At the DLR Institute of Materials Physics in Space, we are constructing a low-pressure inductively coupled plasma reactor for the investigation of iron ore reduction in hydrogen-containing plasmas. We offer a PhD thesis entitled „Characterization of low-pressure argon-hydrogen plasma for reduction of iron ores“. Iron and steel production are responsible for about 7% of global CO2 emission thus contributing to the global warming.
The traditional process involves the usage of coal coke as a reducing agent. An alternative, potentially “green” approach, is the utilization of hydrogen, whose reaction with iron oxides leads to the reduction of iron and release of water. This reduction reaction, while predominantly endothermic for ground-state molecular hydrogen, becomes exothermic for electronically excited molecules, atomic hydrogen or hydrogen ions. Therefore, non-thermal plasmas can be used for the activation of the hydrogen-containing atmosphere in terms of ore reduction.
The prospective PhD candidate is going to participate in the finalization of the setup construction and design, its commissioning and establishing the experimental procedures. The focus of this project is on diagnostics of plasmas using different optical methods. Our ultimate goal is to measure the parameters of plasma electrons and number densities of reactive species in the plasma and correlate them with the efficiency of the iron ore reduction process. We would also like to understand the role of iron ore sample temperature which controls the diffusion of oxygen atoms inside it.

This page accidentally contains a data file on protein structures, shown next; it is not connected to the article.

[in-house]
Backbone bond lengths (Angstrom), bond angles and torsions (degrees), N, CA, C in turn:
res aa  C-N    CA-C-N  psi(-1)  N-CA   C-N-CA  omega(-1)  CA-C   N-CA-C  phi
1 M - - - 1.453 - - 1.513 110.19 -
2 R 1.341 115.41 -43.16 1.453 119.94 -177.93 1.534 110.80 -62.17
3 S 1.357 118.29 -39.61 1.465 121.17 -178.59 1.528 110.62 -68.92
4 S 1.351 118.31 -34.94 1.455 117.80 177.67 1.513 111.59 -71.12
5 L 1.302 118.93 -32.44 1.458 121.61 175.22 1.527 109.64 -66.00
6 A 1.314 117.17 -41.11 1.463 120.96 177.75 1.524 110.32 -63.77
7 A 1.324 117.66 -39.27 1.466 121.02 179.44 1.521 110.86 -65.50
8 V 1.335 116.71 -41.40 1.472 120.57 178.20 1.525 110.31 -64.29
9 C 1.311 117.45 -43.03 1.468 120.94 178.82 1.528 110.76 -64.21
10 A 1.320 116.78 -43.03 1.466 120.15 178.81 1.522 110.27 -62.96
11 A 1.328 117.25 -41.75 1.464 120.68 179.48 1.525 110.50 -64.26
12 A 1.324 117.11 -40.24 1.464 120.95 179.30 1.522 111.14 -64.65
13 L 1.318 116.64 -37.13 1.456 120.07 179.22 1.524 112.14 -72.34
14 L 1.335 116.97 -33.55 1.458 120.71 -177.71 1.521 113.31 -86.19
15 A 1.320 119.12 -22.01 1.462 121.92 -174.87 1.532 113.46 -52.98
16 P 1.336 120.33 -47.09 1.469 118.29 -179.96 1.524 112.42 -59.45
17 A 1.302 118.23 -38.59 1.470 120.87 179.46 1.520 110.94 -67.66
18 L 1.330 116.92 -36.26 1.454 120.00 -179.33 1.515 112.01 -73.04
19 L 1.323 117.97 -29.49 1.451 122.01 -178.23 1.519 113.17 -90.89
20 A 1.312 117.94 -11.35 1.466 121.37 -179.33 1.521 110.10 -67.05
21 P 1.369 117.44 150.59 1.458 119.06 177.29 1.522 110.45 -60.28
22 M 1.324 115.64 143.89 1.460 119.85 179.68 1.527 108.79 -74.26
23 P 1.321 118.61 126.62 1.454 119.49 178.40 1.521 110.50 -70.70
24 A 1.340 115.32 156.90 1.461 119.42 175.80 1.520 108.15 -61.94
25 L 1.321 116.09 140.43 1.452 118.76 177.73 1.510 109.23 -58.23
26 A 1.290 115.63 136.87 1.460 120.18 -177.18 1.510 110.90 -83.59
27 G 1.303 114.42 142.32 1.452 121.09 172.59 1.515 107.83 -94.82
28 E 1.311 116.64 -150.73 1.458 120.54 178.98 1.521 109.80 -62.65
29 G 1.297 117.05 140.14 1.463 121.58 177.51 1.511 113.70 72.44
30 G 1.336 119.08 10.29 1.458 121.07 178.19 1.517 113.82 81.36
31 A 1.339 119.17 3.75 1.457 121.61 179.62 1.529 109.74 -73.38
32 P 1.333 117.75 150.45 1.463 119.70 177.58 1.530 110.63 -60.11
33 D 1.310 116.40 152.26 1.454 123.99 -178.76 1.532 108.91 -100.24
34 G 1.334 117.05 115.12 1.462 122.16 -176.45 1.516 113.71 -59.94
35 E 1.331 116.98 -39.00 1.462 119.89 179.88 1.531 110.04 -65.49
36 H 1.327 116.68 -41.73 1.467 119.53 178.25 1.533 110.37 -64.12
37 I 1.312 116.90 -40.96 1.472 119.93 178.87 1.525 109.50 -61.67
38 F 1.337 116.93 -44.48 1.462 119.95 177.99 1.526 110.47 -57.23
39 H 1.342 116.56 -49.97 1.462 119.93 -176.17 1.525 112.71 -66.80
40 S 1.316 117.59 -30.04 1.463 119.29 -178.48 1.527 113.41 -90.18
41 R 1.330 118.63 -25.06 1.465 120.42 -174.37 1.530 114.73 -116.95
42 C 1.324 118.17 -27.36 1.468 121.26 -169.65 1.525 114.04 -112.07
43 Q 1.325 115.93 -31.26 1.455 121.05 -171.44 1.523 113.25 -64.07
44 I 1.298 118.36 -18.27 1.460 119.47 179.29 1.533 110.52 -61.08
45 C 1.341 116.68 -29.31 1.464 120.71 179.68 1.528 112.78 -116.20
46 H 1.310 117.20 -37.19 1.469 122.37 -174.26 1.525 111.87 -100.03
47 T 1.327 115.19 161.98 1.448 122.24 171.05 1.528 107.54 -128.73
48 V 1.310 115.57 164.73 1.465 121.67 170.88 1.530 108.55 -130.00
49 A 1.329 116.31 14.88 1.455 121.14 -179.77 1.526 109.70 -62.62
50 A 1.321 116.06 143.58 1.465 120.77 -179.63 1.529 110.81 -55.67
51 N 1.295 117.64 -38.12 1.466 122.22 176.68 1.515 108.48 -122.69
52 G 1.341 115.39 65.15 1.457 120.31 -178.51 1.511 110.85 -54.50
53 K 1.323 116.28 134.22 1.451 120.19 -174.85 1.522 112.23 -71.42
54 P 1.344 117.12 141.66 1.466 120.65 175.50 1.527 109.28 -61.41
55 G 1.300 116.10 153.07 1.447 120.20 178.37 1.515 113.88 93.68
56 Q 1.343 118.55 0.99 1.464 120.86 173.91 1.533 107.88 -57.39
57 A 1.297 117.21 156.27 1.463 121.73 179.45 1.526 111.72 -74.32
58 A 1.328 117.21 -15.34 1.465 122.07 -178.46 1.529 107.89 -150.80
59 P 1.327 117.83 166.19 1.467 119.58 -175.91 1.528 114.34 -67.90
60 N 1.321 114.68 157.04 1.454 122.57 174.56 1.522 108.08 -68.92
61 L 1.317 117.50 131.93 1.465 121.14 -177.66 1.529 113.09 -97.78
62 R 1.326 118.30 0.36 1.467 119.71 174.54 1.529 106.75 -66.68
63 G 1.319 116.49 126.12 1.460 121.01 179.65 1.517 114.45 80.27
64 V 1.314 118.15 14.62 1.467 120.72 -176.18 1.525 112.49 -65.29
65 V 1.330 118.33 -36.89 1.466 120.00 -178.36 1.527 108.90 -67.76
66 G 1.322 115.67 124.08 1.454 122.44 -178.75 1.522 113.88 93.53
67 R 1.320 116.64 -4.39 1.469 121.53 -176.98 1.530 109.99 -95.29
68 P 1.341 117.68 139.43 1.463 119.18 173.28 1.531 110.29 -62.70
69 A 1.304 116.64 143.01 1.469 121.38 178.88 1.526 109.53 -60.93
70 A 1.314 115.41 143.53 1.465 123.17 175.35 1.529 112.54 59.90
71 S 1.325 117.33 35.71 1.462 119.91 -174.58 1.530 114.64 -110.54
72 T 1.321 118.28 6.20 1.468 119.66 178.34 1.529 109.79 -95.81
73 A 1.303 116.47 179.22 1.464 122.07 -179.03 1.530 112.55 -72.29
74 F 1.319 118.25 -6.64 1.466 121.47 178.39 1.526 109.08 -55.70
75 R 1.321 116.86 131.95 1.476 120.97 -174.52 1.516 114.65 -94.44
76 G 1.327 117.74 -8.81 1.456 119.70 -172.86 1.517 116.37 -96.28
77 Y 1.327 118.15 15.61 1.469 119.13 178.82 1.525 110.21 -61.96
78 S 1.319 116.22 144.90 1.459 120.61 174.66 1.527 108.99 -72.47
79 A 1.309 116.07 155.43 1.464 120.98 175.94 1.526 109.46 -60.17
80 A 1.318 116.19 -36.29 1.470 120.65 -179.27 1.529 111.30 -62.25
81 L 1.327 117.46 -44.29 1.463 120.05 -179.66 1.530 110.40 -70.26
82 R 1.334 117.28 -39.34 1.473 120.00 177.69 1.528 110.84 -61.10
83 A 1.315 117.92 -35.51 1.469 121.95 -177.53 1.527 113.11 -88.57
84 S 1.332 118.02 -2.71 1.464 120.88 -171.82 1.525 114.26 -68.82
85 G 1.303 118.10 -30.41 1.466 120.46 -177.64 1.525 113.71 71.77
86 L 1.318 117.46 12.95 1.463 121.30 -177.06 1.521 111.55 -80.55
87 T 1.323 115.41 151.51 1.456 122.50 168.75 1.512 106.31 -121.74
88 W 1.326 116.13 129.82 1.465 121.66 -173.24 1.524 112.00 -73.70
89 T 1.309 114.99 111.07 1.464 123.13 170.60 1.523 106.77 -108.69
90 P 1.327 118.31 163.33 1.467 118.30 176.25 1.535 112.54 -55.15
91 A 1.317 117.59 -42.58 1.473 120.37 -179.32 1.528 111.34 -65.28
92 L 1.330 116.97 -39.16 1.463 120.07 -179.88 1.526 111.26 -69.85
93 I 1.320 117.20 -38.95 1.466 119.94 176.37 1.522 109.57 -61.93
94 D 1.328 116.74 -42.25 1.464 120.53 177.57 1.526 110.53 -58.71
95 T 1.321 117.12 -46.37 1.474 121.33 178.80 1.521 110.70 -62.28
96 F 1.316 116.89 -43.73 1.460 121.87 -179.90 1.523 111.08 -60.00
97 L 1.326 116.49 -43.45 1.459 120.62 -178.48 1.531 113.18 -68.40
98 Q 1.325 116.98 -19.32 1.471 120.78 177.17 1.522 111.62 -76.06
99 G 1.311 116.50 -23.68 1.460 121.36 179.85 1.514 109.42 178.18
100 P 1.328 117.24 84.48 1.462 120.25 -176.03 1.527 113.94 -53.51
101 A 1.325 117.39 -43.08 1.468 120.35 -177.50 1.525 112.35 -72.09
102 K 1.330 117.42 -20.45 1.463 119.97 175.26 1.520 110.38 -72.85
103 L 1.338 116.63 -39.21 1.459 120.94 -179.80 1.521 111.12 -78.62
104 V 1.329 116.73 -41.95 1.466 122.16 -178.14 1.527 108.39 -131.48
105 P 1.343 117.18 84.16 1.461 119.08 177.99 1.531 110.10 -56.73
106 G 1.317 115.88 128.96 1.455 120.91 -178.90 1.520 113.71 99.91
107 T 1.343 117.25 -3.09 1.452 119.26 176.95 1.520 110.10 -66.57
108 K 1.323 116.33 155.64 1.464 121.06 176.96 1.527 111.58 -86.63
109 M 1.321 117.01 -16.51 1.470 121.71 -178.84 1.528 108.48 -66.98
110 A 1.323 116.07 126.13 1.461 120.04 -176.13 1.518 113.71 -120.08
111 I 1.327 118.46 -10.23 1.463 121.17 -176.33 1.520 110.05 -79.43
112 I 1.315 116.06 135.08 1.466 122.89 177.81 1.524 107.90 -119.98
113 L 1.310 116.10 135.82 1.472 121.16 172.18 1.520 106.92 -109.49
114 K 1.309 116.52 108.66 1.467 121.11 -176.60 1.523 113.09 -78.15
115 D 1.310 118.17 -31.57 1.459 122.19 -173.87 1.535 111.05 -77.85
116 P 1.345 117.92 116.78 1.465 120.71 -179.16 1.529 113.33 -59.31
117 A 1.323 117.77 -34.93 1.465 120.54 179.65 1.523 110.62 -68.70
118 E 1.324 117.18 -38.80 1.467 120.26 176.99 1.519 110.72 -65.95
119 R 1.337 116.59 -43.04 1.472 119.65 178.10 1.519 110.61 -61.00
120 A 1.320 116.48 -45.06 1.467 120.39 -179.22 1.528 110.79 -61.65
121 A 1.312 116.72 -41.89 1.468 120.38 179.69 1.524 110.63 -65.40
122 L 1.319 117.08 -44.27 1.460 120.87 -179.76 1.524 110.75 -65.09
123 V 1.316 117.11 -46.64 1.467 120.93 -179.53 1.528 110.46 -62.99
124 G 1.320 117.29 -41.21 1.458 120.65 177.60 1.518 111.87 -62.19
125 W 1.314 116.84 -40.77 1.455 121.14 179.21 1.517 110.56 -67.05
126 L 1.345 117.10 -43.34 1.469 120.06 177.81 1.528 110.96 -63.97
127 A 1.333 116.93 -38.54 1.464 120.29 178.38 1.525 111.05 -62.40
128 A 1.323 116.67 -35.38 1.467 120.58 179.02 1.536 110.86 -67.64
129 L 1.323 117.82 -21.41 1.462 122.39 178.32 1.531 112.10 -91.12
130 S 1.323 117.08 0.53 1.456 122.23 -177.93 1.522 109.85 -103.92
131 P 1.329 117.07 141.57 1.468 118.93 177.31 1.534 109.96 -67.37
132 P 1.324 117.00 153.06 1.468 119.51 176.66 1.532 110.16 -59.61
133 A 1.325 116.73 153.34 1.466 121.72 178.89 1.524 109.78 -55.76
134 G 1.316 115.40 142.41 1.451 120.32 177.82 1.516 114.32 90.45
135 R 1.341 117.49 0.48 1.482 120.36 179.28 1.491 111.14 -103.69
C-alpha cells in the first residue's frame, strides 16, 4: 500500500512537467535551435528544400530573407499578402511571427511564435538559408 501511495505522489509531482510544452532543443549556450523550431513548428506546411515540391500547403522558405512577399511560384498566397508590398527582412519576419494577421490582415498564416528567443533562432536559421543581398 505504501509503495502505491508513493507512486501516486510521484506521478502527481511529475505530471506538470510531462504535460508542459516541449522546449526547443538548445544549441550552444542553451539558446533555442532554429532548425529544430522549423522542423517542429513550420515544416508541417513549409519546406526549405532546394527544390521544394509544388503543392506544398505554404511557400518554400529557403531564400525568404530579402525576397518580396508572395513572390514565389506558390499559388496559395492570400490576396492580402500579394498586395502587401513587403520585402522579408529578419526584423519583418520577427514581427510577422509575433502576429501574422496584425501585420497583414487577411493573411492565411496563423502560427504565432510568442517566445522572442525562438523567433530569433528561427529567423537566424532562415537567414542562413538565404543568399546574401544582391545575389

Following plasma diagnostics are planned to be used:
- optical emission spectroscopy
- Raman and Thomson scattering
- laser absorption
This work is a collaboration between the DLR Institute of Materials Physics in Space in Cologne and the Max Planck Institute for Iron Research in Düsseldorf.